NCAA playoff expansion will not fix football

As the playoffs expand to 12 teams, questions of parity remain



The College Football Playoff Committtee expanded the playoff from four to 12 teams beginning in 2026.

Hayden Stinchfield, Evergreen sports co-editor

Since the current playoff system was put in place in 2014, college football fans have been wanting expansion, to make the Playoff National Championship into a system similar to the NFL or NBA. On Sept. 2, the College Football Playoff’s board of managers voted to expand the playoffs from the current system of four to a 12-team bracket, according to CBS Sports.

Under the new system, the six highest-ranked Conference winners are in automatically, with the next six highest-ranked teams filling out the rest. Four conference champions will get a bye, with the 5-12 seeds playing against each other in the first round.

Many fans rejoiced when this vote went through after a history of failed propositions and votes. Frustration had arisen under the current system, under which some fans felt as though that same 5-6 teams were on their screens come January every year. This feeling is somewhat well-founded, as Alabama, Clemson and Oklahoma make up more than half of the playoff teams ever under the four-team system and Alabama has missed the playoffs only once, according to the College Football Playoff.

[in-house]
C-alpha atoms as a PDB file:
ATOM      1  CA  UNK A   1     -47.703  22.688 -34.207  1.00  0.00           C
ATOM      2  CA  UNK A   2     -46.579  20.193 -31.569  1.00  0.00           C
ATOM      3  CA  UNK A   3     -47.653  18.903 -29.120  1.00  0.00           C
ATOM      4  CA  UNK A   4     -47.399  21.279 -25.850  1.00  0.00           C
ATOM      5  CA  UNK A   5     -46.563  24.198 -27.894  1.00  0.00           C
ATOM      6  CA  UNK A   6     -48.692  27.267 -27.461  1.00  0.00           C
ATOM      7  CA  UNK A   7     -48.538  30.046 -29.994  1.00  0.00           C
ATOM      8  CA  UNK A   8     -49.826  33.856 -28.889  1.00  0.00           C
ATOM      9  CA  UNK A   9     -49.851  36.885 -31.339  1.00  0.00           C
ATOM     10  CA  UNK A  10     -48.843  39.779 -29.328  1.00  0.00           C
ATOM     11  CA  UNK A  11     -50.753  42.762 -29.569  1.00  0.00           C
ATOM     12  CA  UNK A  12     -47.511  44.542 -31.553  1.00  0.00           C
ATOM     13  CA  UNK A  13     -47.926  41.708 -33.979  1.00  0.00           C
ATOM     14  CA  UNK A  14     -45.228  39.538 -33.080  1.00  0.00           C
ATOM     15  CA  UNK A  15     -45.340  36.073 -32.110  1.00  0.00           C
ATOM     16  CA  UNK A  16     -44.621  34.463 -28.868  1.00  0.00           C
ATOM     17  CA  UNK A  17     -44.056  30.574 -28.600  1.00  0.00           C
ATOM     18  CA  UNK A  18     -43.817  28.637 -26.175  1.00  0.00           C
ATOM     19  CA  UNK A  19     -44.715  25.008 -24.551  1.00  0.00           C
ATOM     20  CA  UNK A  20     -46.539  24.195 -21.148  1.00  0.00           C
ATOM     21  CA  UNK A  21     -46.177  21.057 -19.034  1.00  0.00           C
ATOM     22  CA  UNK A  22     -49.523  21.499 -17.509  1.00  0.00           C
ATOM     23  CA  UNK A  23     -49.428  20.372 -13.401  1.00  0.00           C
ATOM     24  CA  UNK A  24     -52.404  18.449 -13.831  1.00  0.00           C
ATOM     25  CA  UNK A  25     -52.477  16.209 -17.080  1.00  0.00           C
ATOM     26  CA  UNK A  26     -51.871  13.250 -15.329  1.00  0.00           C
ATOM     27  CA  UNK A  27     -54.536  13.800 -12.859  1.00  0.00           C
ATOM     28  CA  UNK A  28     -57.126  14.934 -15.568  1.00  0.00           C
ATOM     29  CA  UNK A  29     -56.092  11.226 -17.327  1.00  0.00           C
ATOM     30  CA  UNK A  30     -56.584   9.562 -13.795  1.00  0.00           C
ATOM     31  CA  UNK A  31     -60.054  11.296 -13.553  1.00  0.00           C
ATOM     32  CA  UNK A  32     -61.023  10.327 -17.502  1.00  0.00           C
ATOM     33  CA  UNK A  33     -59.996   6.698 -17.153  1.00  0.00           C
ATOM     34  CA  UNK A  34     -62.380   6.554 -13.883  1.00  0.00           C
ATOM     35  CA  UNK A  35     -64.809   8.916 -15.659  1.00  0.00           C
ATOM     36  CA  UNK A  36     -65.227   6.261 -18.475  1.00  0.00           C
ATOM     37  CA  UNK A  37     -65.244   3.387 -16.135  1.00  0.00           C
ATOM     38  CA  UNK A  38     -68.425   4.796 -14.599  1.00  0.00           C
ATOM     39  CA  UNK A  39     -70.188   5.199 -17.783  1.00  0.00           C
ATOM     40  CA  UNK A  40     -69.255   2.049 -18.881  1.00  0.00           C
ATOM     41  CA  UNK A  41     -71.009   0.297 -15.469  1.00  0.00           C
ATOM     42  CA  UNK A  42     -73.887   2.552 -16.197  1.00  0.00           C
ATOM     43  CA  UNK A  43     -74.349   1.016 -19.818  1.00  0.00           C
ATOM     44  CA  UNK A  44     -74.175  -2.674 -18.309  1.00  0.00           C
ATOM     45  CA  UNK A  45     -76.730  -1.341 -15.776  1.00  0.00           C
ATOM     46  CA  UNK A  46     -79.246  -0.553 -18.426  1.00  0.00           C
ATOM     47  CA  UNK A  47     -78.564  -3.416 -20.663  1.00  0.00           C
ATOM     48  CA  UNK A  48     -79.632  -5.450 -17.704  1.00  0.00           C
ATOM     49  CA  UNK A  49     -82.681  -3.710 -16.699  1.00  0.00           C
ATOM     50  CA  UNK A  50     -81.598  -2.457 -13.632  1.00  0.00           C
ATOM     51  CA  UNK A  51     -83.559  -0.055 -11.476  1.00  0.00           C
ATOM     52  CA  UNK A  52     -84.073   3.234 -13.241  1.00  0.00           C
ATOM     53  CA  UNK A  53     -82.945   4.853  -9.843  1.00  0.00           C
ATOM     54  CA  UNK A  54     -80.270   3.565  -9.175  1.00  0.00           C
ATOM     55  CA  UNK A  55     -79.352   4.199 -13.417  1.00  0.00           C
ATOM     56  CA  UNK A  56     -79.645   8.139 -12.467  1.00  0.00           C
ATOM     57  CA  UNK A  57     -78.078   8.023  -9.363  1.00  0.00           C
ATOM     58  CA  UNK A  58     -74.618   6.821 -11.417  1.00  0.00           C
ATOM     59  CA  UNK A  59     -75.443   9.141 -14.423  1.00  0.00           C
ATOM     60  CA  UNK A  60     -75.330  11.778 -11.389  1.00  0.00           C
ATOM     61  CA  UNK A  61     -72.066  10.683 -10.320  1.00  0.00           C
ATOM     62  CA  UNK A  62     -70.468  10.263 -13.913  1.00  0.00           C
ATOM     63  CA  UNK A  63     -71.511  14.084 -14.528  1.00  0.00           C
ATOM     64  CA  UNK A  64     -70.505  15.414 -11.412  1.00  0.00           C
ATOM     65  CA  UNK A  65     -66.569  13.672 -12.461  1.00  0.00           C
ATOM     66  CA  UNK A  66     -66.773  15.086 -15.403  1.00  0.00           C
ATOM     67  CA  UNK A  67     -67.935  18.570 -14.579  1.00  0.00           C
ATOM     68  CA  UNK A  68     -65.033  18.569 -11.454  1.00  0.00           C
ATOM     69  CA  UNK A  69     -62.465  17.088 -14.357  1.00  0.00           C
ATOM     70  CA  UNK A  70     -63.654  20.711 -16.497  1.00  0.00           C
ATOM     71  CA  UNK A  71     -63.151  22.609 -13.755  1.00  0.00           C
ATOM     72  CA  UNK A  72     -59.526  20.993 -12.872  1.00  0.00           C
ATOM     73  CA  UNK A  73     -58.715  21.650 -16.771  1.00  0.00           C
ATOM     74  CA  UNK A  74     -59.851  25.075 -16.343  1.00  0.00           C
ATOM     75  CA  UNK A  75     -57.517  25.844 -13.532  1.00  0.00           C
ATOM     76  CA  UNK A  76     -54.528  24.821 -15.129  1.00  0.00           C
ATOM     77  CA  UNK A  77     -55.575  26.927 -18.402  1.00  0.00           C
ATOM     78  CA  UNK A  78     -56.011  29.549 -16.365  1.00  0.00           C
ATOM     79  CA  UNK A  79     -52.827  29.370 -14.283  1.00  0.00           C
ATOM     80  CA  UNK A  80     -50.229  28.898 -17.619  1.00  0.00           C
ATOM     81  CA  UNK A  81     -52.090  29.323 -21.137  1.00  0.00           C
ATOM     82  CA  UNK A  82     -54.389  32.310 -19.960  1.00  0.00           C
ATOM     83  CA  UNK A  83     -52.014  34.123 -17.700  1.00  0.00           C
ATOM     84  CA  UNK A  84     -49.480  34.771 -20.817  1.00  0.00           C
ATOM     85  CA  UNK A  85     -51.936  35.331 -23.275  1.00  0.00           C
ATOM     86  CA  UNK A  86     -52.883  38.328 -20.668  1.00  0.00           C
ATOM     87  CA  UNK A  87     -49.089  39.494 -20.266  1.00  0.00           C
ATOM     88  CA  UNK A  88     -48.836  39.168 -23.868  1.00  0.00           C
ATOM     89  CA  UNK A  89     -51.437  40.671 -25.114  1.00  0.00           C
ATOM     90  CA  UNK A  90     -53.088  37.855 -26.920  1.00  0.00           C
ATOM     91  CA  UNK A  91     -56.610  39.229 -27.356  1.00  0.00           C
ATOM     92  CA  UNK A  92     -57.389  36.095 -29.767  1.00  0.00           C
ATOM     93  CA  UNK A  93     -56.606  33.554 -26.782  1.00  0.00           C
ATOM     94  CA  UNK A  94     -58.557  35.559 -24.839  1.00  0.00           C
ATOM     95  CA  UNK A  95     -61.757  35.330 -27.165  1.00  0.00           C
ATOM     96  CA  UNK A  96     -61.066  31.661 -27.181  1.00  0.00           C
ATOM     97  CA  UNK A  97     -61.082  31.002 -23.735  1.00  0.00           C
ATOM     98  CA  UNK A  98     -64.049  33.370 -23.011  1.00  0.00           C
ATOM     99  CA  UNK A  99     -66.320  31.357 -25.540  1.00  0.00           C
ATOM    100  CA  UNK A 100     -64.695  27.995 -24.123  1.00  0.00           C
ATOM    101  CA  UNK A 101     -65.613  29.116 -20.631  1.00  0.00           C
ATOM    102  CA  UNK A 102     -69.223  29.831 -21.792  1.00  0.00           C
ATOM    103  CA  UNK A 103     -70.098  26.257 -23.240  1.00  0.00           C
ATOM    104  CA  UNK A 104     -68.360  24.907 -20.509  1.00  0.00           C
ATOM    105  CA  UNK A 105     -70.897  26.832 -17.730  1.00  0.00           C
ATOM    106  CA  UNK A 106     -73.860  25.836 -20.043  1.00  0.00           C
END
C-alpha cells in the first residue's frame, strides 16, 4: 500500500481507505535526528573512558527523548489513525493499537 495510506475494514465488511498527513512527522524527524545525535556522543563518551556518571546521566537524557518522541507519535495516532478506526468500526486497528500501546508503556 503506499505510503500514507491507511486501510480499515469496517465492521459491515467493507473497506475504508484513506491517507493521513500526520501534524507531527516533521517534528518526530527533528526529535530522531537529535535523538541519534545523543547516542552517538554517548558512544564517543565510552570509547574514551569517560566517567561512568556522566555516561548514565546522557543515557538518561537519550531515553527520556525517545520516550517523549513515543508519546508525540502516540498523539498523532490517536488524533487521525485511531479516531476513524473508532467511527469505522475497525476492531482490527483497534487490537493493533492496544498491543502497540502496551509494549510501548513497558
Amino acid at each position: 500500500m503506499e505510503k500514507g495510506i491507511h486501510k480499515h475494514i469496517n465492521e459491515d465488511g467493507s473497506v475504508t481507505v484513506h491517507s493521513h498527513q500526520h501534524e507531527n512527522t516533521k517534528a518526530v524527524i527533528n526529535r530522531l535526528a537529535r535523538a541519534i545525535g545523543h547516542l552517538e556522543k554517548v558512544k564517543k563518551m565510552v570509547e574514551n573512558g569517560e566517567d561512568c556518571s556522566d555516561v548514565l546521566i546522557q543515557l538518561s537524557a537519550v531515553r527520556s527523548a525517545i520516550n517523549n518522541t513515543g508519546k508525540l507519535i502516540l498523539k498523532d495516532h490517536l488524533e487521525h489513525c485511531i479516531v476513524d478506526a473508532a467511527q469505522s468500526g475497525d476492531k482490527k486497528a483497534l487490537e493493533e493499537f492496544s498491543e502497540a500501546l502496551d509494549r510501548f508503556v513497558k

While it certainly seems like expansion increases parity, this impression is likely an illusion. Certainly, expansion means making the playoffs has become an easier-to-achieve goal for smaller or less prestigious programs, but the value of the accomplishment has diminished.

For a few years, fans will still feel as though the playoffs are a big deal, as they do under the current system.

However, after the dust settles and fans realize the same 5 or 6 teams are still winning every year, odds are the luster of the new system will dim. Being the 12 seed will be a disappointment, not an achievement and those same powerhouse teams will demolish the schools that sneak their way in.

We got a preview of how a 12-team playoff game might go in Oregon’s “neutral site” opener in Atlanta, against University of Georgia. Oregon came into the game ranked 11th, while Georgia was ranked 3rd, a likely second-round matchup in a hypothetical 12-team bracket.

By the end of the first half, Georgia led Oregon 28 to 3 and that field goal was all the Ducks managed to get by the Bulldogs’ defense, ending in a 49-3 loss that knocked Oregon clear out of the rankings. It was one of the worst losses in program history, as the PAC-12 runner-up of last year was completely outmatched by last year’s national championship winners.

As of 2026, or potentially sooner, fans will be seeing these kinds of matchups yearly in what they are being told are important games. It will not take long before people realize the Alabamas and Georgias of the world still run college football on the national stage and the vote was never about parity or fairness, it was about having more games to sell more commercials over.